Music producer and videographer OnRaé LaTeal remixes freedom songs and liberation chants to inspire action in the movement for Black lives. In August, LaTeal brought dancers to Black Lives Matter Plaza to make the video Freedomside. LaTeal told us how she turned Freedomside into a fight song for the movement:
“The Freedomside chant was initially recorded for my previous project, The Black Joy Experience (BJE). I produced the album in partnership with the Black youth national member-based organization, Black Youth Project 100 (BYP 100). The chant recording features BYP 100’s founding National Director, Charlene Carruthers and a few of her comrades from the organization. The original recording was featured on the BJE album a capella but I didn’t feel that it’s energy was reflective of what was taking place in the world following the murders of George Floyd and Breonna Taylor. So I decided to transform it into a fight song by producing a contemporary trap beat. My desire was to support my comrades who were serving our city on the front lines by providing them with a song that helped to galvanize them when headed to the streets.”
LaTeal explained how the team for the video came together:
“Charlene is based in Chicago, but she just so happened to be making a visit to DC for a few demonstrations. So we were able to connect so that she could be featured in the music video. I knew that I wanted the music video to be a celebration of activist groups in DC, so I called upon a few of my favorite orgs, The Palm Collective, Black Youth Project’s DC Chapter, Freedom Fighters DC and Girls Rock! DC. Most importantly, I also knew that I needed an element in the video that would match the track’s energy so I connected with three local dancers, Nya Cunningham, Naiya Speight-Leggett and Boujee Da Doll. These three were so captivating on camera and really helped to bring magic to the music video. “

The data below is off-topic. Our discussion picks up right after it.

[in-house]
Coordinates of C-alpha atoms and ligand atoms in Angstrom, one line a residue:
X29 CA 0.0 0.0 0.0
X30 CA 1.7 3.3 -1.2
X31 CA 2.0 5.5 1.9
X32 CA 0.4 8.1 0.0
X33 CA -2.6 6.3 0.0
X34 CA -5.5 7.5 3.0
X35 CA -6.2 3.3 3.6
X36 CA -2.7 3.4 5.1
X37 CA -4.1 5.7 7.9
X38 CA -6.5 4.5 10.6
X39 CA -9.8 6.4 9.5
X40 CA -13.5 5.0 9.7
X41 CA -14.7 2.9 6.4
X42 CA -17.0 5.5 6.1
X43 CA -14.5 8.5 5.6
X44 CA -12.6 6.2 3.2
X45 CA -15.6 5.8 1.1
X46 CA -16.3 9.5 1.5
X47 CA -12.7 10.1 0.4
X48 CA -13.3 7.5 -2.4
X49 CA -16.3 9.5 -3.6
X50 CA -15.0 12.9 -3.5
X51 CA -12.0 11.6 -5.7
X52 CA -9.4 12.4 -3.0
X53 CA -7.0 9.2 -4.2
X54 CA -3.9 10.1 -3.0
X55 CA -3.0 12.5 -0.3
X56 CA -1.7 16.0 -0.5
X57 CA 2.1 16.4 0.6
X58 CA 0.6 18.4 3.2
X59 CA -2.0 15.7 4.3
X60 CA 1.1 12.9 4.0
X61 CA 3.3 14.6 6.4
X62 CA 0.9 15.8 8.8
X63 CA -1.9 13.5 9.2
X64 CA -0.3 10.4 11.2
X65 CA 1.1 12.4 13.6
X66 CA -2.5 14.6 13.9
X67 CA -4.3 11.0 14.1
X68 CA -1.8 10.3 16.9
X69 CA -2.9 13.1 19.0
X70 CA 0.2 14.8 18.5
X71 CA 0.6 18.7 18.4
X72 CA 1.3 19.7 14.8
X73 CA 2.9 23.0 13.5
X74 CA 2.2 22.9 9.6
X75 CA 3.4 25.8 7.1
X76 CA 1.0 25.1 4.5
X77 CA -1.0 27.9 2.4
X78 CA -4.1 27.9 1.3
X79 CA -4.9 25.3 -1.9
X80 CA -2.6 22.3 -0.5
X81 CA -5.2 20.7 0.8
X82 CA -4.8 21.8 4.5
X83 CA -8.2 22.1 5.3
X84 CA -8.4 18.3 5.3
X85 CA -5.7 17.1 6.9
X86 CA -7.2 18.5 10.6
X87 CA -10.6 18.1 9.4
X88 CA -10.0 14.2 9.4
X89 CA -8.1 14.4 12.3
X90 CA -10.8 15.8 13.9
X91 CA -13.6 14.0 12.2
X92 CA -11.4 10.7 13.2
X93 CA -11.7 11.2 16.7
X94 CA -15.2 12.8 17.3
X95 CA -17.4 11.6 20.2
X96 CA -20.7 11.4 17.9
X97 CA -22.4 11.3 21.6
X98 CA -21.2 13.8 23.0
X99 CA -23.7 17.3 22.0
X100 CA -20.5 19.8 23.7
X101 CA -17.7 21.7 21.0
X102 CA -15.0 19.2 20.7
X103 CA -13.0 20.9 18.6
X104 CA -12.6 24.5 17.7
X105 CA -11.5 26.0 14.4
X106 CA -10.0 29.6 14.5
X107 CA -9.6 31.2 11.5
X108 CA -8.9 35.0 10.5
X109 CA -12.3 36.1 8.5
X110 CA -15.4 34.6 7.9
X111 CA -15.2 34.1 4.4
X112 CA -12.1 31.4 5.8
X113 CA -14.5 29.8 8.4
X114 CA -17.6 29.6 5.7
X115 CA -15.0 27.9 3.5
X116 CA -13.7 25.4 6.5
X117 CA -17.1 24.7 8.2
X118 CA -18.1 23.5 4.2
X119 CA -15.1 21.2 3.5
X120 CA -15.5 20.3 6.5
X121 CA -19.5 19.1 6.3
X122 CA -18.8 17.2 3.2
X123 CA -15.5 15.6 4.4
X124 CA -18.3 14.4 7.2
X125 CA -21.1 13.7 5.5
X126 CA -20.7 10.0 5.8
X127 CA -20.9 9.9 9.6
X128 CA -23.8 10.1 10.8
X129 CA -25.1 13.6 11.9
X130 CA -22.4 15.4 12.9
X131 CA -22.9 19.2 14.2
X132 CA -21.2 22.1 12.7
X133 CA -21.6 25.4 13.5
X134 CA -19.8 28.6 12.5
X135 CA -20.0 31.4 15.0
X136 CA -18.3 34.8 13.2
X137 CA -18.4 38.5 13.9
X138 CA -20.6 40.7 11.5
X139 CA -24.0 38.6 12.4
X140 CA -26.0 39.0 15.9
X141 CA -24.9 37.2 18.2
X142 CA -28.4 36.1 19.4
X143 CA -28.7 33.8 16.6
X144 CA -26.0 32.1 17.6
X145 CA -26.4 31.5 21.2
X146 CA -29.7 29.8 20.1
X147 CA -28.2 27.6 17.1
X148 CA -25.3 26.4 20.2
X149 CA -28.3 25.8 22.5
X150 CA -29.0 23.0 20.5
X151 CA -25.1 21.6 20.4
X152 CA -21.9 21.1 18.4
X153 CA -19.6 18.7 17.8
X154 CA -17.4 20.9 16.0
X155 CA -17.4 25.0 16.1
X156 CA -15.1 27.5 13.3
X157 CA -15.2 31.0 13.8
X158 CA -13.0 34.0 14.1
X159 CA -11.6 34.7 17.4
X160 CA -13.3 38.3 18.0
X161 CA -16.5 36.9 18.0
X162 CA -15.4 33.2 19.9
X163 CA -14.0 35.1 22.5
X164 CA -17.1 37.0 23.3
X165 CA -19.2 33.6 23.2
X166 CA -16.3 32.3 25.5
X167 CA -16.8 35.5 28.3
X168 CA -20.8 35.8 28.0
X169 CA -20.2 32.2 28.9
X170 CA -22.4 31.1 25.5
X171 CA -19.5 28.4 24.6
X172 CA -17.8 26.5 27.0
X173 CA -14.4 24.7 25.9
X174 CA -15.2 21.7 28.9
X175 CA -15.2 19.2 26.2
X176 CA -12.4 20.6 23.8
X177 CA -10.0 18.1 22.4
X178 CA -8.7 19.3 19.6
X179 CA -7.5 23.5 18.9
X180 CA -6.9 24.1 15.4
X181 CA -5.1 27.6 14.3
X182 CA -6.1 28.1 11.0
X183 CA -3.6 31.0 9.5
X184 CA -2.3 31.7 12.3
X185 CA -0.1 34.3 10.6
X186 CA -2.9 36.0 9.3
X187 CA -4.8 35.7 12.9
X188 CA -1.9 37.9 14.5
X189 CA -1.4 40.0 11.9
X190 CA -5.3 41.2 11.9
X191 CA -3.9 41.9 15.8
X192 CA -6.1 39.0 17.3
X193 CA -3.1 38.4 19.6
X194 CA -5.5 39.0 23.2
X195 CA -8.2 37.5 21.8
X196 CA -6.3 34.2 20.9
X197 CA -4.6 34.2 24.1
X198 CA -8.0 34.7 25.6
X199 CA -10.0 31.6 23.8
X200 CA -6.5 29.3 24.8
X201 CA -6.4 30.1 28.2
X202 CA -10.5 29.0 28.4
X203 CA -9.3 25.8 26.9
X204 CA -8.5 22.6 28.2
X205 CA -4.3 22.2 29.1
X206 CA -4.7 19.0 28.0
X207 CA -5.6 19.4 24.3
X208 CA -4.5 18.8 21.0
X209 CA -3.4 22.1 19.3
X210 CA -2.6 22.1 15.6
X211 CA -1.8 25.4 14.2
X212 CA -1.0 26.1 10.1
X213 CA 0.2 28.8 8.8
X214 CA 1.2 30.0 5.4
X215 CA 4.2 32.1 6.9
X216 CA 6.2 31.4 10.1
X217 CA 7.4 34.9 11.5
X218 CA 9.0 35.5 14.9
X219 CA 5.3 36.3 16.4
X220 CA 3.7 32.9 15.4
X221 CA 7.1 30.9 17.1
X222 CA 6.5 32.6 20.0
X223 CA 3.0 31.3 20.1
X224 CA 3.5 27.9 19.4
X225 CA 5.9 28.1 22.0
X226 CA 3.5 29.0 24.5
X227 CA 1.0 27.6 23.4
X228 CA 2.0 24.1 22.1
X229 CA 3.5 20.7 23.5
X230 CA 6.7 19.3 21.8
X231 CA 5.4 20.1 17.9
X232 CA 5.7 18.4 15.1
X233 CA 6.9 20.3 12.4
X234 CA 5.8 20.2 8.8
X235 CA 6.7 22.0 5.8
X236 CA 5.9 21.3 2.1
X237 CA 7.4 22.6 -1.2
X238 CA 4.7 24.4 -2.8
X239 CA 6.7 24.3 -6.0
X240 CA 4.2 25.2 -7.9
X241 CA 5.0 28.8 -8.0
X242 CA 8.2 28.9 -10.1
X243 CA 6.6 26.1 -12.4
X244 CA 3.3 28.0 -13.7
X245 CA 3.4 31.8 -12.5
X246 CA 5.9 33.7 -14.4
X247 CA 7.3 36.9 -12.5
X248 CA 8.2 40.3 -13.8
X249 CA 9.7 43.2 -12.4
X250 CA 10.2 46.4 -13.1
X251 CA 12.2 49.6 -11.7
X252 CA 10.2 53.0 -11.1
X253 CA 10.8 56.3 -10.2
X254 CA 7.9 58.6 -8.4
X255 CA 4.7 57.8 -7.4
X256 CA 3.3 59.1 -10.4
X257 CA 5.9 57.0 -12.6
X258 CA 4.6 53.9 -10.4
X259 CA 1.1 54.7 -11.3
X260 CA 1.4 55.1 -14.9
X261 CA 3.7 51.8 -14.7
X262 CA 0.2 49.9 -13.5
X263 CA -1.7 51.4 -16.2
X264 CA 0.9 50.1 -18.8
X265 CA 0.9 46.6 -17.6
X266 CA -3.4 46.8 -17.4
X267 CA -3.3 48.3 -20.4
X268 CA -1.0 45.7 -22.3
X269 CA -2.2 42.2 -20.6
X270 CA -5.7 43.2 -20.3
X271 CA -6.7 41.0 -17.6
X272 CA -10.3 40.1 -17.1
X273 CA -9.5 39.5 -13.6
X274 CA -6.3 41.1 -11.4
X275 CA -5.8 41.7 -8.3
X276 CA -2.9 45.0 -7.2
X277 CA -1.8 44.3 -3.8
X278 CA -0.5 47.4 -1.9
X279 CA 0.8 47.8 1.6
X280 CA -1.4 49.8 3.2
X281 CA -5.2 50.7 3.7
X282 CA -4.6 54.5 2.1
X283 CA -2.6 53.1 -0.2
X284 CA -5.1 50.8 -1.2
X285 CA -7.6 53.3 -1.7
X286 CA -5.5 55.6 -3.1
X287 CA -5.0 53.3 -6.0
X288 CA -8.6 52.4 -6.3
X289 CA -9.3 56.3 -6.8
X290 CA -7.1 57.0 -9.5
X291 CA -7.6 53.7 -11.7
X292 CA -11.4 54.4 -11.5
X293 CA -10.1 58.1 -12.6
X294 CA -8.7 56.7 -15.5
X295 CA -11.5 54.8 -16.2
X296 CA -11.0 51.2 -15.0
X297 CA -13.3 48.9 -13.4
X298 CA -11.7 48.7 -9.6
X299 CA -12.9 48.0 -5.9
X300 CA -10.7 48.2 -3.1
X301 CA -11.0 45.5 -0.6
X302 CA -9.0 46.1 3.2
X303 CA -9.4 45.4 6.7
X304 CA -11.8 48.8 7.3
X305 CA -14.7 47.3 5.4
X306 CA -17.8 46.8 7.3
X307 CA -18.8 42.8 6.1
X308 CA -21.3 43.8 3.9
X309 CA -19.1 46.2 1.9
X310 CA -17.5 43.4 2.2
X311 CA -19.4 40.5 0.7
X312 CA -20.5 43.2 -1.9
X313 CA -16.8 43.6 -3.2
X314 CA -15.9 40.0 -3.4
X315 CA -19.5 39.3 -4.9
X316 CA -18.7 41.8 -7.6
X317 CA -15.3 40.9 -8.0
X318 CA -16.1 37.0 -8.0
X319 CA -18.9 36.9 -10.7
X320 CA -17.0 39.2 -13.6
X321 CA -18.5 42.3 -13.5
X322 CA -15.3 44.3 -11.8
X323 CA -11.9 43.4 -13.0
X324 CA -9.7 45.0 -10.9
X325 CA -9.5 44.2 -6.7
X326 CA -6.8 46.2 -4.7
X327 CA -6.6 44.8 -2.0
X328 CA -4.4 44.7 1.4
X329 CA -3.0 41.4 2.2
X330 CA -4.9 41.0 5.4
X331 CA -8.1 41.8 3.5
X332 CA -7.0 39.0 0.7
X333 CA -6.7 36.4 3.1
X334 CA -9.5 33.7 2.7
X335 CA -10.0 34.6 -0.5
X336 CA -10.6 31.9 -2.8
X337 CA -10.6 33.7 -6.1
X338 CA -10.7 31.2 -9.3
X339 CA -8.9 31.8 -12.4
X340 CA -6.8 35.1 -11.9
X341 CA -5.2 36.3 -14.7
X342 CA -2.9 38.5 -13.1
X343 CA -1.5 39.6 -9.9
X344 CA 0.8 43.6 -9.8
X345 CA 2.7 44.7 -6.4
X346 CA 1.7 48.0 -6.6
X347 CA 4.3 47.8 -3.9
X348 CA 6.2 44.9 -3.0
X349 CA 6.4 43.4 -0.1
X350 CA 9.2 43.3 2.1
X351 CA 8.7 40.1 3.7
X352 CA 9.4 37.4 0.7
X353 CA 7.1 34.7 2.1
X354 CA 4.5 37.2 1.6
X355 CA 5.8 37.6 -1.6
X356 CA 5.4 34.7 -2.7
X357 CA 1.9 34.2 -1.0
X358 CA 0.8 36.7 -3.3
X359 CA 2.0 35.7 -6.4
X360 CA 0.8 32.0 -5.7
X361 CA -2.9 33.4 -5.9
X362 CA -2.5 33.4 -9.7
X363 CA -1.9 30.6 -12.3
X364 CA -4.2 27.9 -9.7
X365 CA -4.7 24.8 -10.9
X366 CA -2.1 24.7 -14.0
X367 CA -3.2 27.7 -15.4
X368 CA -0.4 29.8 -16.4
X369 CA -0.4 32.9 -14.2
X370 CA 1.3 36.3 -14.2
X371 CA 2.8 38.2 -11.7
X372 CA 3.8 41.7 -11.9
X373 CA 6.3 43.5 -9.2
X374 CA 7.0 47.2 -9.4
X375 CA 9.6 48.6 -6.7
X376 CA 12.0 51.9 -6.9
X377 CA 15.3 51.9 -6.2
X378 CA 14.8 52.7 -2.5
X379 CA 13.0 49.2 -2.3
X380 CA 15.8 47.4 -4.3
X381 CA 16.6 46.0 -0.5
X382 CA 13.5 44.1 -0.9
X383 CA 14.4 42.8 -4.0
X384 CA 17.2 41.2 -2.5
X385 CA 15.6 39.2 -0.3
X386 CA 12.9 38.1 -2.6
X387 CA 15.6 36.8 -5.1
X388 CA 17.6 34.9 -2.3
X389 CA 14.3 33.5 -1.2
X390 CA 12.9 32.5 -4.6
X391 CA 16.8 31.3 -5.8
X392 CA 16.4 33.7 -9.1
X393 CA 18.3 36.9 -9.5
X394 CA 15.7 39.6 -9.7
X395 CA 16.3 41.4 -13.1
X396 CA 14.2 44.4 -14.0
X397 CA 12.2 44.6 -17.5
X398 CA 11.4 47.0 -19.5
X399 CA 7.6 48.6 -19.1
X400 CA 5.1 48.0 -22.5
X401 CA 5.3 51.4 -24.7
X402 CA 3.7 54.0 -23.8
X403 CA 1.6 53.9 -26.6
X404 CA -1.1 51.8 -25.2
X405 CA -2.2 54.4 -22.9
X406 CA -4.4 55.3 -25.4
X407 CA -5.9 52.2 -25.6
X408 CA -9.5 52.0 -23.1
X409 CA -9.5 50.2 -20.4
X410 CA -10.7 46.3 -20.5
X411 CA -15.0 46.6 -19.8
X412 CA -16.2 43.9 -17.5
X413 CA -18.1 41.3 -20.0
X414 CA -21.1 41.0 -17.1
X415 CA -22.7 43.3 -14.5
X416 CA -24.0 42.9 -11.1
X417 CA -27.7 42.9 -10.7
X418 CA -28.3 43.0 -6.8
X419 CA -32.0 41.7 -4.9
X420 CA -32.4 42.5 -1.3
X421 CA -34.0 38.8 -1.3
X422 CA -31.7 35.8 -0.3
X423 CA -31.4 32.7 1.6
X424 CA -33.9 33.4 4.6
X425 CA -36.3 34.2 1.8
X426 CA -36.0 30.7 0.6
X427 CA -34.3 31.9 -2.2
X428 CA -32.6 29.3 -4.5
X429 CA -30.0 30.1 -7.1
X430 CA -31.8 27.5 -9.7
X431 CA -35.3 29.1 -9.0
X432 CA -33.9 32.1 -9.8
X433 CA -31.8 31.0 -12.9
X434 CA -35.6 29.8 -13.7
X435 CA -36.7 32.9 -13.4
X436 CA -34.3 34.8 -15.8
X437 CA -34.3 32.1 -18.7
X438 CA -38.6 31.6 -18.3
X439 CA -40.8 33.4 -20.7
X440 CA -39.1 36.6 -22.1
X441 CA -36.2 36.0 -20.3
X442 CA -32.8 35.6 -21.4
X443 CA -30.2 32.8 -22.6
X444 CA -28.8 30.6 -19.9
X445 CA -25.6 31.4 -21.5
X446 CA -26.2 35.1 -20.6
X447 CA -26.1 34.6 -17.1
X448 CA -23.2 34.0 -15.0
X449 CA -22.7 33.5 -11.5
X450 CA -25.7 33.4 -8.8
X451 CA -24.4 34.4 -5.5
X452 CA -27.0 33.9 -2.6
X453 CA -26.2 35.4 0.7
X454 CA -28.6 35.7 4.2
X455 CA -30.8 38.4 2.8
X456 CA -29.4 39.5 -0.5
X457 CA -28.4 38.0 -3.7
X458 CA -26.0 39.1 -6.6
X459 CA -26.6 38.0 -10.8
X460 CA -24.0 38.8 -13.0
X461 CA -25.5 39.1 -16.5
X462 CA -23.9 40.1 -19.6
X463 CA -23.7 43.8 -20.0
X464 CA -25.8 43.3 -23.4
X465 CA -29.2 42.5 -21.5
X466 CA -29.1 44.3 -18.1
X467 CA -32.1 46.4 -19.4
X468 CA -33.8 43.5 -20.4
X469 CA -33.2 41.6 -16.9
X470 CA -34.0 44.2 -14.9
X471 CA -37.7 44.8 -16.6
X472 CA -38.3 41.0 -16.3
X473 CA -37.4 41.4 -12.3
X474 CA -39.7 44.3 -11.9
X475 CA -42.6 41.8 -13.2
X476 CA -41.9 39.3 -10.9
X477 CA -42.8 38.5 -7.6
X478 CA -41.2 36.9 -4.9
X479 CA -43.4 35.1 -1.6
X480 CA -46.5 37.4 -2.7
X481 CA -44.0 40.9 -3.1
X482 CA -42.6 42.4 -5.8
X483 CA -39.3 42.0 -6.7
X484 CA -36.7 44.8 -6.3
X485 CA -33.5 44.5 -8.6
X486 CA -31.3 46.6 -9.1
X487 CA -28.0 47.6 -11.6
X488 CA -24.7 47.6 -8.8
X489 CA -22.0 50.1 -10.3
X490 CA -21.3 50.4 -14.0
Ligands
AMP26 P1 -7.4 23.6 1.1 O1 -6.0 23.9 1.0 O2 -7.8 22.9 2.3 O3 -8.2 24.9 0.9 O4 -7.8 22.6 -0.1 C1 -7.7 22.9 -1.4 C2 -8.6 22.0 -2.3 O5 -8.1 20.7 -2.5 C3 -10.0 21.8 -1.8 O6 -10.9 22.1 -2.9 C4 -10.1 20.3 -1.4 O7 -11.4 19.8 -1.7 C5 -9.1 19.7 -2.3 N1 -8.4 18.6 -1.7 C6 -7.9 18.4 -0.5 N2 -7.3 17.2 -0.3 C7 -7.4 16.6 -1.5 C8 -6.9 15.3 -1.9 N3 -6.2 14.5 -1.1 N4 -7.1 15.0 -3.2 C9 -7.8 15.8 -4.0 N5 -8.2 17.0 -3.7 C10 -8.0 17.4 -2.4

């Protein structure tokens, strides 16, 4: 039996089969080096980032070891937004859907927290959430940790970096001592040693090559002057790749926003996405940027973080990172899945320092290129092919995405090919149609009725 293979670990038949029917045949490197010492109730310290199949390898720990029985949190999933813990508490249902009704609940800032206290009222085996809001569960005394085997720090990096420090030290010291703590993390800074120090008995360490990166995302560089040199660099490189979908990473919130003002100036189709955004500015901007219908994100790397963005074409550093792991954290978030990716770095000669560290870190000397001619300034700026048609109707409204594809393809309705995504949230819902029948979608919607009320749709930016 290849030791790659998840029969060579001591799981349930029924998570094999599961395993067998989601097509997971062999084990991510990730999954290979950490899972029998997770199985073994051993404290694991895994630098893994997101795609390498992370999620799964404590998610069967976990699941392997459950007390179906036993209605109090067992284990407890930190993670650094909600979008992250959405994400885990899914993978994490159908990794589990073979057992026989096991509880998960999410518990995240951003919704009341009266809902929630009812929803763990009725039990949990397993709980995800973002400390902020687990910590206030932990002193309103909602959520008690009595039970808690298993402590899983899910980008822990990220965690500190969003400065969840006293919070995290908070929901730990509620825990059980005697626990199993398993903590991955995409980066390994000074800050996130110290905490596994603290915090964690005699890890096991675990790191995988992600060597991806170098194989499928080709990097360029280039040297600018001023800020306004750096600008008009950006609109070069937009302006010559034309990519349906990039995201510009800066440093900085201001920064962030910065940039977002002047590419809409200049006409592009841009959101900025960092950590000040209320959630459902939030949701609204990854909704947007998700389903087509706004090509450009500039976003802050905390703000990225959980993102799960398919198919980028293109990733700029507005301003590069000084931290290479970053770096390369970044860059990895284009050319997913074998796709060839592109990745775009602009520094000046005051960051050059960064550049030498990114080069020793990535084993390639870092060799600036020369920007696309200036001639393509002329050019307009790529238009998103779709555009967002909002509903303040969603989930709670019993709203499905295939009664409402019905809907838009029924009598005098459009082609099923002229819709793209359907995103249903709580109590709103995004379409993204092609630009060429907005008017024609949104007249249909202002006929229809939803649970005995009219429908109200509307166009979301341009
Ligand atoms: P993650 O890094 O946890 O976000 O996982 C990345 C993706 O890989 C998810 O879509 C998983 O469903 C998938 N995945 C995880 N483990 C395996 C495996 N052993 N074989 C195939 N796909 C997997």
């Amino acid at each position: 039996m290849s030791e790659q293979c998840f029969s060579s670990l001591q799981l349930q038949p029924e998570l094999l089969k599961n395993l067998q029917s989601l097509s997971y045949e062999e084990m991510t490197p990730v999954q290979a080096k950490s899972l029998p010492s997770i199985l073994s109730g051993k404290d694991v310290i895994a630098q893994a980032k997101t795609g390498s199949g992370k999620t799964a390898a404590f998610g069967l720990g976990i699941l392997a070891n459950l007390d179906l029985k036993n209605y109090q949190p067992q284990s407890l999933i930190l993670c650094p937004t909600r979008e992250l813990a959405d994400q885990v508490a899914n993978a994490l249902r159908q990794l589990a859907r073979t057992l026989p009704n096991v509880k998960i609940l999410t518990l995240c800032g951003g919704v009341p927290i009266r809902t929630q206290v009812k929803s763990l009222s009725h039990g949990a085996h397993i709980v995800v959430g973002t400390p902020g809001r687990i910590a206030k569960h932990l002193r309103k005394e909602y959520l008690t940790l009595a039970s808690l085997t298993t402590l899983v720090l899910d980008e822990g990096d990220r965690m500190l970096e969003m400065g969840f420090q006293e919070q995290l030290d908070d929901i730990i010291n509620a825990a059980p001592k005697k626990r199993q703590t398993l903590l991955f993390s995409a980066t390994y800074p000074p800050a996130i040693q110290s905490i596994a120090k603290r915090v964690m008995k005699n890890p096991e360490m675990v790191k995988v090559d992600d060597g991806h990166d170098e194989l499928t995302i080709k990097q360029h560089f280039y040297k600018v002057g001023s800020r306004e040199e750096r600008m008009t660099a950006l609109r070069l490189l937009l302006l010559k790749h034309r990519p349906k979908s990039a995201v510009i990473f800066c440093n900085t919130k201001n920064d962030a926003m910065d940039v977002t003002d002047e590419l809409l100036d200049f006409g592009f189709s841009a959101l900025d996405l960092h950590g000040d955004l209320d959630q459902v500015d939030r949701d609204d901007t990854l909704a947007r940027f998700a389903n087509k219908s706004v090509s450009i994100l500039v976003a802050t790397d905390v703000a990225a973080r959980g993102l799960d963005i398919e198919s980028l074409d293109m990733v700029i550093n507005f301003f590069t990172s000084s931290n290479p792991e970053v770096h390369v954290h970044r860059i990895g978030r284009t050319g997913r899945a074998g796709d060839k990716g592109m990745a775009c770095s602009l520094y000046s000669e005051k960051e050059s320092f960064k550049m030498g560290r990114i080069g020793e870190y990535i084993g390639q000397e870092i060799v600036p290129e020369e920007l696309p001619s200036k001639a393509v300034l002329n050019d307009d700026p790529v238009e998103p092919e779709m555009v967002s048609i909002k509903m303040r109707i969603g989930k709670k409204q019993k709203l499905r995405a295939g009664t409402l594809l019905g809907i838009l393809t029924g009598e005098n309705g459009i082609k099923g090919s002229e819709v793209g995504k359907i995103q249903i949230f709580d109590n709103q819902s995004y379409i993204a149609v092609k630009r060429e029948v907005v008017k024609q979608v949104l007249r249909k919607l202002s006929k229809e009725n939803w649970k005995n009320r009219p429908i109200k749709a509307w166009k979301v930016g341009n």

Freedomside is based on the protest song “Which Side Are You On?”. The song has a long and storied history in protest movements. Originally written by Florence Reese in the 1930s in support of striking coal minders in Harlan County, Kentucky, it has been taken up and repurposed by activists ever since. Pete Seeger’s Almanac Singers re-recorded it in the ‘40s, again to promote labor rights.
In the early ’60s, The Freedom Singers, a group formed by the Student Nonviolent Coordinating Committee, adapted the song for the cause of Civil Rights, singing:
Come all you negro people
Lift up your voices and sing
Will you join the Ku Klux Klan
Or Martin Luther King?
In 2012, Ani DiFranco recast the song as a feminist anthem. She sang:
my mother was a feminist
she taught me to see
that the road to ruin is paved
Singer Billy Bragg, who recorded his own version to recount the British Miners’ Strike of the mid-1980s, explained the song’s enduring appeal: “‘It is such a simple song,’ he said, likening it to ‘We Shall Overcome’ in being ‘easy to adapt to whatever your cause is. That’s the reason it has prevailed over the years.’”
In LaTeal’s version the updated lyrics, sung by Carruthers, name check Marsha P. Johnson, a Black gay rights activist who played a prominent role in the Stonewall uprising of 1969:
Marsha P. Johnson was a freedom fighter
And she taught us how to fight
The completed fight song is now available on YouTube…
What’s next for LaTeal:
“Shortly after releasing the liberation music video for Freedomside, I received a fellowship with one of the largest philanthropic organizations in the world, Open Society Foundations (OSF). Through the fellowship, I’ve been able to pilot Freedom Futures Collective (FFC), a multimedia group of artist activists using film, music and education to support the movement for ALL Black lives. Currently, the collective includes 13 members who are working collaboratively to produce a visual album exploring the reimagining of public safety, police reform and police abolition. I’ve recruited some amazing filmmakers, artist educators, music producers and lyricists, and we’re teaming up to show the world how the power of art can be used as a necessary tool for social change.
“The album, We Keep Us Safe will include my new track, Freedomside, and several other original freedom songs from collective members that will be transformed into music videos. We Keep Us Safe will also include short films highlighting some of the city’s most dynamic activist groups and abolitionists. FFC will release our visual album on December 18th through a virtual watch party sponsored by Eaton DC. My hope is to continue our efforts by receiving funding for future projects.”